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Uh-oh. Did I kill my son's hamster?

Something is wrong with our rodent. Very wrong. Jane Bedard reaches out to Dr. Google for help

Facts & Arguments is a daily personal piece submitted by readers. Have a story to tell? See our guidelines at

We had just returned home late at night from an overnight visit with out-of-town friends when I heard my 12-year-old son, Tanner, yell from upstairs.

"Mom, come quick! There's something wrong with Champion!"

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We had acquired Champion, a friendly, teddy bear hamster, three months ago. I've never fully understood the attraction to having a rodent as a pet, but it was the only thing Tanner wanted for his birthday and so we purchased the little brown and white ball of fur, and the "hamster starter kit," and Champion became Tanner's nocturnal roommate.

There was indeed something wrong with Champion. He looked like he'd been into the hamster hooch. His little eyes were rolling back in his little head; he was off balance and bumped into the sides of his cage, then he did a full Looney Tunes spin on the back of one heel, and rolled down his little hamster stairs from his little hamster loft.

His breathing was laboured and, while I'm not entirely sure what the normal heart rate is for a hamster, I thought his seemed rapid. So, after promising to take Champion to the vet if he lasted the night, I sent Tanner off to sleep in my bed and set out to figure out what was wrong with our disoriented patient.

Admittedly, I did not want to take him to the vet in the morning, but, being a mom, I had made the Hippocratic oath to treat my child, and any of his wards, whether living or of the stuffed variety, to the best of my ability. So, I was in for a long night.

With the shivering creature wrapped in a facecloth in one hand, I typed his symptoms into Google with the other. Could be a respiratory illness? Many websites offered naturopathic remedies for that. But what showed up on the next few sites stopped me in my tracks. "NEVER USE CEDAR CHIPS TO LINE THE CAGE," said all of them. Apparently, the toxic oils are absorbed by the rodent, eventually causing organ shutdown. Had I bought cedar chips? Away up the staircase I flew like a flash, tore open the cupboard and brought out the package.

Cedar chips. Ah, yes. They were on sale a few weeks ago. There was a picture of what looked like a hamster on the front so I assumed…

In denial, I went back to the respiratory treatments, and, with Champion still in my palm, I boiled some water to prepare the recommended cardamom tea treatment. At 2 a.m., with a weary head, I used an eyedropper to pry open his mouth and push a few drops of tea in behind his two, long front teeth.

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Suddenly, Champion's limp body came alive! His four legs splayed out, as if a puppeteer had let all tension go from the strings at the same time, and his eyes opened wide! He seemed to take a deep breath! I took a deep breath! The tea had revived him! What a wonder drug and hallelujah! Then, just as quickly, he went completely limp. His eyes squeezed shut, and he exhaled – for the last time. A few seconds later, he peed onto my hand and his body went stiff.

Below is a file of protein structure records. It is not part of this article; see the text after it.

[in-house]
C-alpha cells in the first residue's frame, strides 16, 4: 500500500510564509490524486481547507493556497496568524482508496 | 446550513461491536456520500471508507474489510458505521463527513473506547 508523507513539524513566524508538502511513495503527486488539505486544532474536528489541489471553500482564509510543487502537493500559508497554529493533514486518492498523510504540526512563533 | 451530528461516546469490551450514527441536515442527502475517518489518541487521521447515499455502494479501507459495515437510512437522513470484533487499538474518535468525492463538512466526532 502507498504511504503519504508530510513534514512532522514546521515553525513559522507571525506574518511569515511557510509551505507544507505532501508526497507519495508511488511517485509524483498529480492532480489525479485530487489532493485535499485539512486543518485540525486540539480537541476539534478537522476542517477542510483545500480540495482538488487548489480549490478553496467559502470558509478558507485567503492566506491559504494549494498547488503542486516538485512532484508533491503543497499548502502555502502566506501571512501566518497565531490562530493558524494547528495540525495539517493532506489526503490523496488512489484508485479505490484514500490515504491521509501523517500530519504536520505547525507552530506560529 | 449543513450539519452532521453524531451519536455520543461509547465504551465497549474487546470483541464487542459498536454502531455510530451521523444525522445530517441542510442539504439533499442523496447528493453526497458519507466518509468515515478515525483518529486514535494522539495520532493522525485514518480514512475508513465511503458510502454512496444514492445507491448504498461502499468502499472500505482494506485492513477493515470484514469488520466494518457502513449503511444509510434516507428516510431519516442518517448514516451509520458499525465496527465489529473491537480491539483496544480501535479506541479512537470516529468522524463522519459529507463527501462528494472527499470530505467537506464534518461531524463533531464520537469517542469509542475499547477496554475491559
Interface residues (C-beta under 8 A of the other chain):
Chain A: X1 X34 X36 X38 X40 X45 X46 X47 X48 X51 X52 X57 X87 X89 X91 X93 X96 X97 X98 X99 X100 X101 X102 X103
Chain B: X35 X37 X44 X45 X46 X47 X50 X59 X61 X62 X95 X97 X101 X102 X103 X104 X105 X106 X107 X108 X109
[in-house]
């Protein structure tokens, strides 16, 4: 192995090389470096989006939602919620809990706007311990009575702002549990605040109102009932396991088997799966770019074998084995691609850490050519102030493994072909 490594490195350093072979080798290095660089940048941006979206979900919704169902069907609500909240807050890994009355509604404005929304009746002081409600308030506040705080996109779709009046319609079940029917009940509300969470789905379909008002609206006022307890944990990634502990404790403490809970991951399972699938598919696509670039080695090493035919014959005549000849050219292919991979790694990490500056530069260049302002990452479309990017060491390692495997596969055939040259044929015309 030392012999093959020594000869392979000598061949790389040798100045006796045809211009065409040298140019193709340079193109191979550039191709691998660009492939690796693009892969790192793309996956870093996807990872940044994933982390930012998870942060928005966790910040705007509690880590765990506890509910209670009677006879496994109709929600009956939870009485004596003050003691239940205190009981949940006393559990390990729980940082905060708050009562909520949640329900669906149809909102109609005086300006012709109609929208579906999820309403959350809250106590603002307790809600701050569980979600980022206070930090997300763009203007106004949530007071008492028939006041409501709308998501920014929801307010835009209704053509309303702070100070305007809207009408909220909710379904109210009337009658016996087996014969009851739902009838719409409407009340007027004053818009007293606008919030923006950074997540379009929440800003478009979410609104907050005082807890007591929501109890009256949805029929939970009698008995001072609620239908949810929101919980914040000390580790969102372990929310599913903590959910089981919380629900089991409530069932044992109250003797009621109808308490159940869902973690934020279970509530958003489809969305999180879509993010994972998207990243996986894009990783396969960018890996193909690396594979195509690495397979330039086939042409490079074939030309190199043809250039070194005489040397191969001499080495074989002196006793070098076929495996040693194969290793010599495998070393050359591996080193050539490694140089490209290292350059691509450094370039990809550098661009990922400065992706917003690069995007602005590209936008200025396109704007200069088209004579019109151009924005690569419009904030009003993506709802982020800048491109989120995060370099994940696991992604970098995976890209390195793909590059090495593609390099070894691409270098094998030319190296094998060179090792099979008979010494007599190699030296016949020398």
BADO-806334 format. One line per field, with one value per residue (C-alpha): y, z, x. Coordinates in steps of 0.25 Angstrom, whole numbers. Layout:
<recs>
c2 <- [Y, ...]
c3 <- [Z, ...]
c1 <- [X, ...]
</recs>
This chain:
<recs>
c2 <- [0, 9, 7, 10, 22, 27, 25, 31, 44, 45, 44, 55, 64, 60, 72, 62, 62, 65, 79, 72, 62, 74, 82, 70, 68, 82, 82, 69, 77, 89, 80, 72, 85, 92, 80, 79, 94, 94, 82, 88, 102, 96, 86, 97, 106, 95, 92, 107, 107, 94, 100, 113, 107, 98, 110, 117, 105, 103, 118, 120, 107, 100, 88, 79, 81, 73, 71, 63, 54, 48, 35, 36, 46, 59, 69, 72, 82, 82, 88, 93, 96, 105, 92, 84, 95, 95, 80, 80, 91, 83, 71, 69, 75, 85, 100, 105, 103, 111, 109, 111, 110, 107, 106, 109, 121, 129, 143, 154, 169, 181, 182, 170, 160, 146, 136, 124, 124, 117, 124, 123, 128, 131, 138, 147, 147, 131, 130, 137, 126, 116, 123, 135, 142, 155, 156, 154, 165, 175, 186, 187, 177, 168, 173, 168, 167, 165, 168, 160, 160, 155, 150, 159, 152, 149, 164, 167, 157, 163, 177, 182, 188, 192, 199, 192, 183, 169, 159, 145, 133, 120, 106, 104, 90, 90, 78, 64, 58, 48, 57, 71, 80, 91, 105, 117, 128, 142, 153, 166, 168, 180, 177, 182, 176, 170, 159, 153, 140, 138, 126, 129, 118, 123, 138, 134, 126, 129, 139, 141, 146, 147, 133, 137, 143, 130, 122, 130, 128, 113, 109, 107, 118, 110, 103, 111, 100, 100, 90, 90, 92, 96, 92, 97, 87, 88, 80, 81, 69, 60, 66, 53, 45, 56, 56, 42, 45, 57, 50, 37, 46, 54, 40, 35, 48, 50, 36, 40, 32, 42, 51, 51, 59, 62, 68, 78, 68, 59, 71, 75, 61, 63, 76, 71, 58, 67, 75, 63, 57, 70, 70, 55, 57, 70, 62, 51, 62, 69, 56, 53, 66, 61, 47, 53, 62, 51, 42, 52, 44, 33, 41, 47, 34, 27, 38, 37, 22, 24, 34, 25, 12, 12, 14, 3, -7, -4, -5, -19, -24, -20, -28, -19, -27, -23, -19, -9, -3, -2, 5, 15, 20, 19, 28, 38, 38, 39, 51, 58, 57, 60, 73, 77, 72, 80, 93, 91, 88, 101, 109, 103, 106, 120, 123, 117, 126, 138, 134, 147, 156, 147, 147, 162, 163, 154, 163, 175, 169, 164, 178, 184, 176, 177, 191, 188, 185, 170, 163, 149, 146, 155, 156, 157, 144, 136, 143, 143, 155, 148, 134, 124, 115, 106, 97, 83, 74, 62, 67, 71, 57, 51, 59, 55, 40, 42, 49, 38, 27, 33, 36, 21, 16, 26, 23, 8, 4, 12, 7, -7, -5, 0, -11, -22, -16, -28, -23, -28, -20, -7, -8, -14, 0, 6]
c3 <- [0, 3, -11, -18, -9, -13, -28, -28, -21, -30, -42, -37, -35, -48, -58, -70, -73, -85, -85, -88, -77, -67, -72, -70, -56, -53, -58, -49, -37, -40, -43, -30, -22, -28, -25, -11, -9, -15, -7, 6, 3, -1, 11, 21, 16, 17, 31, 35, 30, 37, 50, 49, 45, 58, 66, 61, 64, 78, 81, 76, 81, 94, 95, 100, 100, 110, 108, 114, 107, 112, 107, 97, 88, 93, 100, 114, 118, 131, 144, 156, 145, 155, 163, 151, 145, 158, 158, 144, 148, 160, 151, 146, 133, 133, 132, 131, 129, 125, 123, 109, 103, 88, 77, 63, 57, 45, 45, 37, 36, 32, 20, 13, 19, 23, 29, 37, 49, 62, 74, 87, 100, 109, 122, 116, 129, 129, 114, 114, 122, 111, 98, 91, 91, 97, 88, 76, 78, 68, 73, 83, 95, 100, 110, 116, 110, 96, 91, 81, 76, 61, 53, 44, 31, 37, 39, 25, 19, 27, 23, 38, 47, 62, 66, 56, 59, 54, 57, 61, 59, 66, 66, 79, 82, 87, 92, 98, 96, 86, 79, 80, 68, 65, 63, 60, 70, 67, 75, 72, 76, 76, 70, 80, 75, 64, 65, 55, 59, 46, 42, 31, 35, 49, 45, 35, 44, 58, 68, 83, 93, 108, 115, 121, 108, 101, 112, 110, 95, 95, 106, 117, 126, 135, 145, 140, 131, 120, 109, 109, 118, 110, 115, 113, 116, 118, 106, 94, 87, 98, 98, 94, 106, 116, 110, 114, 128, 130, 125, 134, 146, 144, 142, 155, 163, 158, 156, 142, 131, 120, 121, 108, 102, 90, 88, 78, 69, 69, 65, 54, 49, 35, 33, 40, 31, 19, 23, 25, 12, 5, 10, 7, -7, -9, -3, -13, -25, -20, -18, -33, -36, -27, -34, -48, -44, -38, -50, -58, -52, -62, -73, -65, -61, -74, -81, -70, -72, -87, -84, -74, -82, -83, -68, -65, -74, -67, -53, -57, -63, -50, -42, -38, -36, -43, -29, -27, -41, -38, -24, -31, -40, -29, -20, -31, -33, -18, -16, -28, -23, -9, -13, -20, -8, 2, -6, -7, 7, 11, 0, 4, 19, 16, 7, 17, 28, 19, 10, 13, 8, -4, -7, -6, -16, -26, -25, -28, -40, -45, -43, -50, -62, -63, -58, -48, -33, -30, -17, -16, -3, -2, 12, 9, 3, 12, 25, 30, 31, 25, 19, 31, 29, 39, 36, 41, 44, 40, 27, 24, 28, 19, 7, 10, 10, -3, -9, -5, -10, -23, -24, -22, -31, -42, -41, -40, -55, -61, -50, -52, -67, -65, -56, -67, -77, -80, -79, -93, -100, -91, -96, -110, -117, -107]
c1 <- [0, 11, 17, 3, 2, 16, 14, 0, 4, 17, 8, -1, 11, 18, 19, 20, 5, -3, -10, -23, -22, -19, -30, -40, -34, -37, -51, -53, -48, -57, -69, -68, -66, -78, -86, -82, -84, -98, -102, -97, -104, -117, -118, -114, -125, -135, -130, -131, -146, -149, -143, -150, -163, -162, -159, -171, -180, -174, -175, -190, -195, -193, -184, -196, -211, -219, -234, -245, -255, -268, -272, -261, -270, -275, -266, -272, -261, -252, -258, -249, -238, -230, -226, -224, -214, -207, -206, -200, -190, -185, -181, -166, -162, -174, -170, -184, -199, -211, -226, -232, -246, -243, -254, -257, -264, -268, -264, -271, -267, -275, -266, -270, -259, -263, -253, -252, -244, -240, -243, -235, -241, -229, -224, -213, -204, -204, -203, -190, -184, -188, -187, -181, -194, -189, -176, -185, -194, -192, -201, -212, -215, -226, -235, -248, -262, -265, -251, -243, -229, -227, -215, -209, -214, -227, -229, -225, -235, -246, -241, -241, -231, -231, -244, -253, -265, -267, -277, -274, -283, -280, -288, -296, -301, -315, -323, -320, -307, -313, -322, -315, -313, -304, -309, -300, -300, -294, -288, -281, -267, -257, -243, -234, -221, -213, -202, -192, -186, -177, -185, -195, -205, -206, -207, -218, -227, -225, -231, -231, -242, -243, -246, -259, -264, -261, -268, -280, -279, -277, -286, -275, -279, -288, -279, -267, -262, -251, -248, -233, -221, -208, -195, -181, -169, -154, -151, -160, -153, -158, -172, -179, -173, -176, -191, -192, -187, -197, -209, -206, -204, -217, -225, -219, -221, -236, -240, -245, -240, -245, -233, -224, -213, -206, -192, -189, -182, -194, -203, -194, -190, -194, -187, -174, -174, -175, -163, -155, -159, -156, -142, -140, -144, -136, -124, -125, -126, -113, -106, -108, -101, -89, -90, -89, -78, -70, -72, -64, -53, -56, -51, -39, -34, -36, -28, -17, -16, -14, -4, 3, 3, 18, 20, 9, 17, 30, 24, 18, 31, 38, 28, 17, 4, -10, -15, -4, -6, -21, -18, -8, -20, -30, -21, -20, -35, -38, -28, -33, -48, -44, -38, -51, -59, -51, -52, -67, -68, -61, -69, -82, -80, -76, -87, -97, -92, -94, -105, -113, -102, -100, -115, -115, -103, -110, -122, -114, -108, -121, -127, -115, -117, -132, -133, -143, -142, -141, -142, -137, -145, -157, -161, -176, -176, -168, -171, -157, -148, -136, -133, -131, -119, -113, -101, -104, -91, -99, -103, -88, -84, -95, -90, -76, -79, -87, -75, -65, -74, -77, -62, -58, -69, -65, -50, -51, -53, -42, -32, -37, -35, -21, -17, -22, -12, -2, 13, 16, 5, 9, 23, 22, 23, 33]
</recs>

Holy Hamster Wheels! What a bizarre turn of events. A few seconds ago, I had a miracle in in my hand. Now I had a dead hamster. I gave him a little poke, just in case, but his body was creepily hard, like he had already been taxidermied and was ready for mounting.

I carefully placed him and his facecloth in a shoebox, and put him in a cupboard, away from the cats. In the morning, I told Tanner the bad news, without divulging the likely cause of death. He took it well but still stayed home from school. We dug a hole in the garden, placed him in, said goodbye and built a rock cairn on top. We spent the morning solemnly tossing a baseball, baking cookies, being quiet.

Tanner was so uncharacteristically quiet that at last I caved and risked offending him by asking if, perhaps, he wanted to go back to the pet store and look at other hamsters. I didn't know what the moratorium was on replacing a fallen hamster, and there was no reference material on the matter, but for us, it seemed to be about five hours.

Before we left, guilt overtook me and I told Tanner about the cedar chips. He was thoughtful for a moment but understood it was an accident and let me off the hook, easier perhaps than I deserved. And so, an hour later, Tanner gazed down into the box on his lap containing a new hamster, as we drove home from the pet store.

"What will you call him?" I asked.

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"I don't know yet," he said, sizing up his new friend.

"How about… Runner Up?" I offered, in a lighthearted way, but which came out as an insensitive, cheap humour kind of way.

"That's so mean, Mom."


While the new hamster has been with us for a year, I suppose Champion could never really be replaced. This new, skittish fella, perhaps out of reverence for Champion, or out of defiance of my distasteful joke, is still unnamed by Tanner. Our neighbour's children call him "Cookies." Our youngest son calls him "Kobe," after the basketball player, because he seems to think they have something in common. We generically call him "the Rat," who, by the way, has reclaimed paper fibres lining his cage.

Jane Bedard lives in Fonthill, Ont.

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